Recently, an alum wrote and reflected on the value of her education in the humanities: "Humanistic inquiry has the power to nourish the elasticity of the individual and social mind, as it facilitates our capacity to develop out of ourselves in our own way—to transform and incorporate into ourselves what is past and foreign to heal wounds, replace what has been lost, recreate broken molds. It liberates us from the confines of our individuality and, through the imaginative experience of another’s musings, humor, or deep pangs of the heart, it helps us cultivate a new sense of vision, as we begin to perceive, through the smallness of our existence, a universality of the human condition." — Lina Feuerstein '12

  • Saturday Feb 22, 2 pm, Weitz Center Theater Free and open to the public!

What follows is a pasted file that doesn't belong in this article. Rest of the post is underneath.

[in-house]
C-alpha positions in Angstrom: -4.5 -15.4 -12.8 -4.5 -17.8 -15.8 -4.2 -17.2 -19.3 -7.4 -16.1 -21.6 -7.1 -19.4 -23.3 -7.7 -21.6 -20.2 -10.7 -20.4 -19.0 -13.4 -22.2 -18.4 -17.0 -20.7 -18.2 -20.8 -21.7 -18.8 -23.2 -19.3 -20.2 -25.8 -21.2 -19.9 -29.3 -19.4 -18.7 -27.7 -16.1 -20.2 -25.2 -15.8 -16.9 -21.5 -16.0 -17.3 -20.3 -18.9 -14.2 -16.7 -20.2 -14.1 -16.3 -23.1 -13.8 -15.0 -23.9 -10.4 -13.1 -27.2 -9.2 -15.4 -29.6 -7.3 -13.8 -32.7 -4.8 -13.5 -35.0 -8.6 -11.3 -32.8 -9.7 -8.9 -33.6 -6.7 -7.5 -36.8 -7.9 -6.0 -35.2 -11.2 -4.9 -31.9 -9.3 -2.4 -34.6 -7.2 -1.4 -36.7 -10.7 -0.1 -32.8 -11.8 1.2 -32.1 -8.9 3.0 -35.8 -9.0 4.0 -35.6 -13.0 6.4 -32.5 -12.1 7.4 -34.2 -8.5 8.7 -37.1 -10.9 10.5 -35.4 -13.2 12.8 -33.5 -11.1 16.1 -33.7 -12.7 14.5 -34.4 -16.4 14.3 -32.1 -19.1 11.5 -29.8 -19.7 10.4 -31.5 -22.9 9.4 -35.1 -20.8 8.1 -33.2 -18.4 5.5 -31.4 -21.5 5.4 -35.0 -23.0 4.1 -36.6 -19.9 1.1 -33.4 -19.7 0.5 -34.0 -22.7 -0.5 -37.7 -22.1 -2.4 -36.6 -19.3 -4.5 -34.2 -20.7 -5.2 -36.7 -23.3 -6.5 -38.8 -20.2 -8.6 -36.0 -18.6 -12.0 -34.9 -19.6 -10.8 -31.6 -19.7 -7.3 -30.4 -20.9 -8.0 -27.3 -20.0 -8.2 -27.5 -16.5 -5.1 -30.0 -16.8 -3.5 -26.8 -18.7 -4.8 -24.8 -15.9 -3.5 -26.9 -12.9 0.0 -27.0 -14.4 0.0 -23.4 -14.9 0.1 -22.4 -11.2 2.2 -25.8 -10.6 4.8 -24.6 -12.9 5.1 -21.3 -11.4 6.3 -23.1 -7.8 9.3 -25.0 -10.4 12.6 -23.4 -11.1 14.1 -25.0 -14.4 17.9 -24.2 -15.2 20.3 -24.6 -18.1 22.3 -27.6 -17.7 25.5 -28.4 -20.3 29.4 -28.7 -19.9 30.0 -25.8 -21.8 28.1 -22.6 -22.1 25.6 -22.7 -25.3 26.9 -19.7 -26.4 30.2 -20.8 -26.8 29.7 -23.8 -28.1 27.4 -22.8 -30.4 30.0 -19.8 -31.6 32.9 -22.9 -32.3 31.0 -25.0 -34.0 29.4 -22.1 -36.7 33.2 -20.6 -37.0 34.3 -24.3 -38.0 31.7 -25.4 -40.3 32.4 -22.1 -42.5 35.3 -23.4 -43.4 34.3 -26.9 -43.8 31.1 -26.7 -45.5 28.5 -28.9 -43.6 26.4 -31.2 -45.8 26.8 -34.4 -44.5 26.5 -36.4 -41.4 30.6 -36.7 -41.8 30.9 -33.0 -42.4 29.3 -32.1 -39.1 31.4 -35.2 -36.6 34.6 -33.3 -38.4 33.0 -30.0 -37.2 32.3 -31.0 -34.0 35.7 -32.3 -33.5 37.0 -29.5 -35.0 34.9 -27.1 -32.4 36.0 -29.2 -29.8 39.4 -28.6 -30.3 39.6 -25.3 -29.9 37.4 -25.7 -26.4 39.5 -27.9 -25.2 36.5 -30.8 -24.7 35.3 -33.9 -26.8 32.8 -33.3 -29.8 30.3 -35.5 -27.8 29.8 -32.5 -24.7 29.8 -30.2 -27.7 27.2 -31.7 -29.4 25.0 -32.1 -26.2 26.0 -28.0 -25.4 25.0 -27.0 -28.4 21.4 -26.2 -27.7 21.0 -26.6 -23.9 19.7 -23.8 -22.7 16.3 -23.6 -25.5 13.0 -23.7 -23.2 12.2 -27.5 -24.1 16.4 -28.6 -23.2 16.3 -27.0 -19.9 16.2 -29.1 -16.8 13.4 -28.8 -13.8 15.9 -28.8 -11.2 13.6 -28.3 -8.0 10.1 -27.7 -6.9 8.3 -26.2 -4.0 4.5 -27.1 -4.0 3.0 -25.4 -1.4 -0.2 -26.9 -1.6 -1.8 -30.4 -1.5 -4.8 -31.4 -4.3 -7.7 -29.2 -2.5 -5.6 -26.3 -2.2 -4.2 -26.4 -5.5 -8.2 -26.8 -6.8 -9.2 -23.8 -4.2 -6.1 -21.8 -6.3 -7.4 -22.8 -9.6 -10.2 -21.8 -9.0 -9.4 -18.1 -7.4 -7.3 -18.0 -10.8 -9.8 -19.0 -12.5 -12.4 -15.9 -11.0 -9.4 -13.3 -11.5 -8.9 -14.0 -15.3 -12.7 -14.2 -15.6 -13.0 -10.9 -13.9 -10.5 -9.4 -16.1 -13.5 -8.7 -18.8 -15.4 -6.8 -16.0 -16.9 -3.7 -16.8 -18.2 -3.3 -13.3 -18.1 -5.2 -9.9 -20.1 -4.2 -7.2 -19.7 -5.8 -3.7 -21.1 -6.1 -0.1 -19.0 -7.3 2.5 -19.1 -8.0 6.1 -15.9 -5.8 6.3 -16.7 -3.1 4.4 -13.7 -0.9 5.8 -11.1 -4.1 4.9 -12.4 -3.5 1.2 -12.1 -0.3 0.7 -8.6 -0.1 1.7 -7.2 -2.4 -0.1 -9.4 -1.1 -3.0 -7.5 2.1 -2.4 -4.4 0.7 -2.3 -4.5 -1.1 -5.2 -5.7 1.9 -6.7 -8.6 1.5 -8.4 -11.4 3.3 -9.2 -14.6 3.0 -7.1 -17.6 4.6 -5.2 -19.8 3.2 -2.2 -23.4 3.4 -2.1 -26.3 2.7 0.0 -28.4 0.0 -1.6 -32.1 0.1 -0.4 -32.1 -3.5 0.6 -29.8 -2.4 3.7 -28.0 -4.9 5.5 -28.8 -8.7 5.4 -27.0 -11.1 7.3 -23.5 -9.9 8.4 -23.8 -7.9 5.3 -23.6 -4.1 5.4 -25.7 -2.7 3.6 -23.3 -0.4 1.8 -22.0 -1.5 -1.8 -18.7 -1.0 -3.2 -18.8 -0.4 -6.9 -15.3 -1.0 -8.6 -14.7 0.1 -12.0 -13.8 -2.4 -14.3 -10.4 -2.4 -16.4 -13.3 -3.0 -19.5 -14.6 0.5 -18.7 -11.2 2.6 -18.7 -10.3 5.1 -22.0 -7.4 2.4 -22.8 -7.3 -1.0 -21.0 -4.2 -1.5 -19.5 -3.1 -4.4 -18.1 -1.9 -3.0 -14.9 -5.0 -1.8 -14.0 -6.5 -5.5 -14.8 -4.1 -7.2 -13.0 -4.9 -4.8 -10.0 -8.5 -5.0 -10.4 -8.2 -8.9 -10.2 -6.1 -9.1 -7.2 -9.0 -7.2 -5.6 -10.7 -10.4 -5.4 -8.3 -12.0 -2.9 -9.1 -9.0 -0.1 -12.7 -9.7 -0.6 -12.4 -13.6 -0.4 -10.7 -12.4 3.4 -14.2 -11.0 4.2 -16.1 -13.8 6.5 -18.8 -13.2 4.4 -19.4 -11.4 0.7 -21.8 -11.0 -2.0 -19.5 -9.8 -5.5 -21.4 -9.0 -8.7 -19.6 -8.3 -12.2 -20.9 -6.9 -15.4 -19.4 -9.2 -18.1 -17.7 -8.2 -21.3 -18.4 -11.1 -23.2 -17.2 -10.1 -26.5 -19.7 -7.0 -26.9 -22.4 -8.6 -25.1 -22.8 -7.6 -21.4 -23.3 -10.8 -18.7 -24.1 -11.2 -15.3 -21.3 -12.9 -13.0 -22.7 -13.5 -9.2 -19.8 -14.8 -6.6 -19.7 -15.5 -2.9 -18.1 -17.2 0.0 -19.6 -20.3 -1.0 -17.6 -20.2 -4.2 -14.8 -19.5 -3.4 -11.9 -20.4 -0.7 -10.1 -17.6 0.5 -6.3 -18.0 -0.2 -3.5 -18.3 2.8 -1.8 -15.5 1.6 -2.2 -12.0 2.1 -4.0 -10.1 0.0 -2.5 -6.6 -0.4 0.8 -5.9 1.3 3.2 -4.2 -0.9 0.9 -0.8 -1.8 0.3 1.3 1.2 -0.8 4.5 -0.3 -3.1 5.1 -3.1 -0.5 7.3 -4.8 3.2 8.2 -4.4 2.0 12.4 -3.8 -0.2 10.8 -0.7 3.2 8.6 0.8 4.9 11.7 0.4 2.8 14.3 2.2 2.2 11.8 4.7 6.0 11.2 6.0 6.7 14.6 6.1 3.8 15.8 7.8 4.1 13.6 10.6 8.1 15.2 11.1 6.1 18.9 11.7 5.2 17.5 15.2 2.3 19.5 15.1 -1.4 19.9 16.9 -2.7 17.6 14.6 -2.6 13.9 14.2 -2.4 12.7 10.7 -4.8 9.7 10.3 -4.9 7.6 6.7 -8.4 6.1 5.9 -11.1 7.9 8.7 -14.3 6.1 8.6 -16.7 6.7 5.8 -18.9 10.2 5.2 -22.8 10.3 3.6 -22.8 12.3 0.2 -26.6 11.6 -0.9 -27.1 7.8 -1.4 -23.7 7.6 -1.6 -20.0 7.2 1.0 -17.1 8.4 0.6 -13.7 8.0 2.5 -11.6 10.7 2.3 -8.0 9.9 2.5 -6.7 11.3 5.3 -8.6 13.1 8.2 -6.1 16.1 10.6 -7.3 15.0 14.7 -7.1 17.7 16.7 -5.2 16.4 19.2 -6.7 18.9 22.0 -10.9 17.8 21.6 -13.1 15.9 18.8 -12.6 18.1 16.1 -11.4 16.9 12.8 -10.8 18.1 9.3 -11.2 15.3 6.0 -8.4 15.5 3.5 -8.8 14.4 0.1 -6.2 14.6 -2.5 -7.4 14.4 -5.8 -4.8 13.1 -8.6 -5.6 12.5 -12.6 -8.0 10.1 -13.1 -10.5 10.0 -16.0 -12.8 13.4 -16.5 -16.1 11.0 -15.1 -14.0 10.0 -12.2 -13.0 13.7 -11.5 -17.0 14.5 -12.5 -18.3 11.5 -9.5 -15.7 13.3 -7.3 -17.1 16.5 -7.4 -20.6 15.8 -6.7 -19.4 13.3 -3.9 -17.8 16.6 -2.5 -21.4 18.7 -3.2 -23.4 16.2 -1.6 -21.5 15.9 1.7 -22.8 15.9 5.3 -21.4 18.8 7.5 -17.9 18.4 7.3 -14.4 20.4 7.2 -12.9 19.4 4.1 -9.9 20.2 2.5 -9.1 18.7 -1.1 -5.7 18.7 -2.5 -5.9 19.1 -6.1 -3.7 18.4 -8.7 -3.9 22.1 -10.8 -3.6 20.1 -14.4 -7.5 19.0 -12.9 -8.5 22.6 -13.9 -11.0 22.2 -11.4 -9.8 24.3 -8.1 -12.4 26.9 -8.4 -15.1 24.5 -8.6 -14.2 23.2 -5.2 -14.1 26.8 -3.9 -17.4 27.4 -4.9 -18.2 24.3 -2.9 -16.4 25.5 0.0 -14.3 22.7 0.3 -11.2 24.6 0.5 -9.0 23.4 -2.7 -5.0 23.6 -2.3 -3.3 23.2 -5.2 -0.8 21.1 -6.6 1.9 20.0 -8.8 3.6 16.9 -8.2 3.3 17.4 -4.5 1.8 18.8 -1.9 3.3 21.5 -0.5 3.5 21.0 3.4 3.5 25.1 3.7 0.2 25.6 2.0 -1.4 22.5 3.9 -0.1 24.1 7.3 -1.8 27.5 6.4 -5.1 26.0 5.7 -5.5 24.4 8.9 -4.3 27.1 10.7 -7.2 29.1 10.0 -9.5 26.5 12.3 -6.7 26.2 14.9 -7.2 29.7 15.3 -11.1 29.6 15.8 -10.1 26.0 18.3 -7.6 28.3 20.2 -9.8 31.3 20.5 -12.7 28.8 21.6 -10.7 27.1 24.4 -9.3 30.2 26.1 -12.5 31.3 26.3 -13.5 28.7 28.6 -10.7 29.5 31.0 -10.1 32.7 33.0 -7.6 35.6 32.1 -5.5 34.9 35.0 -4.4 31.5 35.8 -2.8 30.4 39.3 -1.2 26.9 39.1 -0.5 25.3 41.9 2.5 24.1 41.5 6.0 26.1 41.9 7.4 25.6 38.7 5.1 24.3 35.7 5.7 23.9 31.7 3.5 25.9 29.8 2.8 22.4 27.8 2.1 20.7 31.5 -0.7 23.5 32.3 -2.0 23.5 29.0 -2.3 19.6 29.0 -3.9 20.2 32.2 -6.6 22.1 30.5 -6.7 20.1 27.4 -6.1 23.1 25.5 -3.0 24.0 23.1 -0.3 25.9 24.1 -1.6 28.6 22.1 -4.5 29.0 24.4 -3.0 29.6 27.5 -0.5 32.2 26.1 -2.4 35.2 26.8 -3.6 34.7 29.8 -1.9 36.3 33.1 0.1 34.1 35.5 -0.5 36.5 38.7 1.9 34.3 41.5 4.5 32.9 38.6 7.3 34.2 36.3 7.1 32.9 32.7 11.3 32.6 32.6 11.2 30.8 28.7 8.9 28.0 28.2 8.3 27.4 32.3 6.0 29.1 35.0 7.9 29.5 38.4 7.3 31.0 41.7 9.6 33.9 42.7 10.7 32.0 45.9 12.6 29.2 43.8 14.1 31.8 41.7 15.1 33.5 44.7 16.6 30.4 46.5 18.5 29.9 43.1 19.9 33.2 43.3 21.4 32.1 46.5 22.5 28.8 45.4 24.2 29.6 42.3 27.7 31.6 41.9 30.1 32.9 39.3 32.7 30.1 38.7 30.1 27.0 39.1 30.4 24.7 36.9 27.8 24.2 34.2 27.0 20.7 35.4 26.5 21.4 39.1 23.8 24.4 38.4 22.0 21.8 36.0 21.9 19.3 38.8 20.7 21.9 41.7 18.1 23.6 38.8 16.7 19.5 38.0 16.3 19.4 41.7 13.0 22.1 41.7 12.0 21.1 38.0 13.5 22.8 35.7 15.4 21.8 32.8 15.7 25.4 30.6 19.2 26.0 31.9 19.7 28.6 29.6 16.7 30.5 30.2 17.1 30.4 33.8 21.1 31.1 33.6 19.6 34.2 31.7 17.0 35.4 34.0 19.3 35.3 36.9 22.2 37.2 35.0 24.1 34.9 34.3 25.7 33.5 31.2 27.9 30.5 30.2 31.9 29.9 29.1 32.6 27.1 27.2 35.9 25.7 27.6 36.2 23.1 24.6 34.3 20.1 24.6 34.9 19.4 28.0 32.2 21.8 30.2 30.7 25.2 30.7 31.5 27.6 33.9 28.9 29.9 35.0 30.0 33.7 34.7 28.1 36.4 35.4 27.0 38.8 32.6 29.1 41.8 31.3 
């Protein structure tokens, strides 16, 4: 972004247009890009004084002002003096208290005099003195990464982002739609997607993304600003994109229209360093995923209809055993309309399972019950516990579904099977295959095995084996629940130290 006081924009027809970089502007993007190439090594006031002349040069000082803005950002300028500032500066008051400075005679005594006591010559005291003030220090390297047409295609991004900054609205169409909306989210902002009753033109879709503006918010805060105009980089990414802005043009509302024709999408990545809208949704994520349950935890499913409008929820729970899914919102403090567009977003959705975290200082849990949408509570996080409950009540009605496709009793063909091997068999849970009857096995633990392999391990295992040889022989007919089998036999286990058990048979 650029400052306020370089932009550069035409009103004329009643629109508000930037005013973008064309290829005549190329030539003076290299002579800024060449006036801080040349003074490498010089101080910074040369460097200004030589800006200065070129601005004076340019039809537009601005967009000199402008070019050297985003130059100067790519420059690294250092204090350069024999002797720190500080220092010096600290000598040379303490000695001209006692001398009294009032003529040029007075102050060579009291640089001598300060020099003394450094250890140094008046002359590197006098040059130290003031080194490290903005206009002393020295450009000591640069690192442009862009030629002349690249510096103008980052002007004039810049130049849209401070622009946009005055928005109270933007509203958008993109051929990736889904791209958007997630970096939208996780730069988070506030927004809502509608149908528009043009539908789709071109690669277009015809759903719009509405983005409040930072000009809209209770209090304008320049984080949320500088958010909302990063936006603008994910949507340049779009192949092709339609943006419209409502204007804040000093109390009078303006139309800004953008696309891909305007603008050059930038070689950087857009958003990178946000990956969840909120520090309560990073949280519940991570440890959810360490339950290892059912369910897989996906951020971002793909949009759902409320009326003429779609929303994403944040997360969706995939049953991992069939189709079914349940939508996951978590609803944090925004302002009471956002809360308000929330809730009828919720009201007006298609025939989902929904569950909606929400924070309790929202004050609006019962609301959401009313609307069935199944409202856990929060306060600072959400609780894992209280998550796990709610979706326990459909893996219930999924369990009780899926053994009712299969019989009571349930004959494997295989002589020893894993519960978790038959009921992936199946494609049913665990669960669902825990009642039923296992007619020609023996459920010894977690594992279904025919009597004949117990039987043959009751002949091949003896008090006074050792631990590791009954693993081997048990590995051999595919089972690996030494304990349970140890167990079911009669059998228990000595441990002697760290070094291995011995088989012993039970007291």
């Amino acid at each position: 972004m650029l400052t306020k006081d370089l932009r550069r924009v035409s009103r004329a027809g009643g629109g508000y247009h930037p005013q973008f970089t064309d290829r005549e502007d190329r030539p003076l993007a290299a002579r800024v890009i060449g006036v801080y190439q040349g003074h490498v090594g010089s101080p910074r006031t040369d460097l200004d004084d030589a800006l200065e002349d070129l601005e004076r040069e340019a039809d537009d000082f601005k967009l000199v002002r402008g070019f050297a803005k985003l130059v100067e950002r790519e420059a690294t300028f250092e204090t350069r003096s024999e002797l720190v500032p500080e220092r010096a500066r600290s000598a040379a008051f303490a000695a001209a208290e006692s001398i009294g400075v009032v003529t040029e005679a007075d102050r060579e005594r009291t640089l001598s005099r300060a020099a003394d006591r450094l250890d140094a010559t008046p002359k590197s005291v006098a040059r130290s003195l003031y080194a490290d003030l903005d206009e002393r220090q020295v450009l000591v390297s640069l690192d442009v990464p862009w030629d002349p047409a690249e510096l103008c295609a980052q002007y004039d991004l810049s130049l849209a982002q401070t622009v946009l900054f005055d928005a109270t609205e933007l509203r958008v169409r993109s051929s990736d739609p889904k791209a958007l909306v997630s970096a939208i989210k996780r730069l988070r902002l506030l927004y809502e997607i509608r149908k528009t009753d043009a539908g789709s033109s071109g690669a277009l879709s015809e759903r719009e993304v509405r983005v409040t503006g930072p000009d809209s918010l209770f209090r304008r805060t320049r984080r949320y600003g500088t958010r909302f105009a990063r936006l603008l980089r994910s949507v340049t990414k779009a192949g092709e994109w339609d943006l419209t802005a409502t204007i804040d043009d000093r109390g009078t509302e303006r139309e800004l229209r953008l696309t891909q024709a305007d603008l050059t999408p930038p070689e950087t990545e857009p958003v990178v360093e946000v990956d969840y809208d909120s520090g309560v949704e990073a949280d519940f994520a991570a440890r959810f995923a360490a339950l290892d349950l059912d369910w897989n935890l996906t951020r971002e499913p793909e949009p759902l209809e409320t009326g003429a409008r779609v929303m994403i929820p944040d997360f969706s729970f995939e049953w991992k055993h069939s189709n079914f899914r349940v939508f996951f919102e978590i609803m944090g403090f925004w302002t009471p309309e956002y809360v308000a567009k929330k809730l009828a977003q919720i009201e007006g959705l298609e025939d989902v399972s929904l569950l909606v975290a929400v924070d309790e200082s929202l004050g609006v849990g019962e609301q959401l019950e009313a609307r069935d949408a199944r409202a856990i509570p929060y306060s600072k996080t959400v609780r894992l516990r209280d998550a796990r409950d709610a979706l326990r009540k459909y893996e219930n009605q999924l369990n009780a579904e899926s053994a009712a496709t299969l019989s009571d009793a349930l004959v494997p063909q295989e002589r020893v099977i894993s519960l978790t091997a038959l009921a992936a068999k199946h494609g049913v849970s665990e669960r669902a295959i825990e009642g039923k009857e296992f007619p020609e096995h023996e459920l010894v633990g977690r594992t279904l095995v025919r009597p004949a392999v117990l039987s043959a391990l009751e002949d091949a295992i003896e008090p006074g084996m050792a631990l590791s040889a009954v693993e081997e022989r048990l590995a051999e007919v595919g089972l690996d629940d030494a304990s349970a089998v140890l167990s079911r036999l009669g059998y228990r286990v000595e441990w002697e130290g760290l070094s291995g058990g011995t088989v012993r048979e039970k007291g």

The Telling Project

    February 22, 2014

    The Telling Project is a powerful performance about veterans' experiences. Part of the MHC's Veterans' Voices Initiative. Guided discussion will follow the performance. This performance is free and open to the public, but please reserve your free ticket(s) here. Contact Susannah Ottaway or Steve Richardson with any questions.

  • 2014 Winter HC DIALOGOS & LUNCHEON 2/6/2014, 12-1 pm, Everyone welcome!

    Common Time, 12-1 p.m., Thurs., Feb 6, Weitz Center 236 (Larson Meeting Room).

    Michael McNally (Religion), Andy Flory (Music), Adrienne Falcon (Academic Civic Engagement/Sociology), Eva Posfay (French and Francophone Studies).  Sponsors: Humanities Center, LTC. Contact Susannah Ottaway. Sponsored by the Humanities Center and LTC, includes Common Time lunch.

    Everyone welcome - open to the public!

    See the event listing for full details.


  • Since 2012, Carleton has been engaged in a collaborative planning grant on the digital humanities, with St. Olaf and Macalester Colleges. Although this initiative has shown us that the landscape of digital tools is immensely fluid, there is some emerging consensus, and a lot of excitement about several key technologies.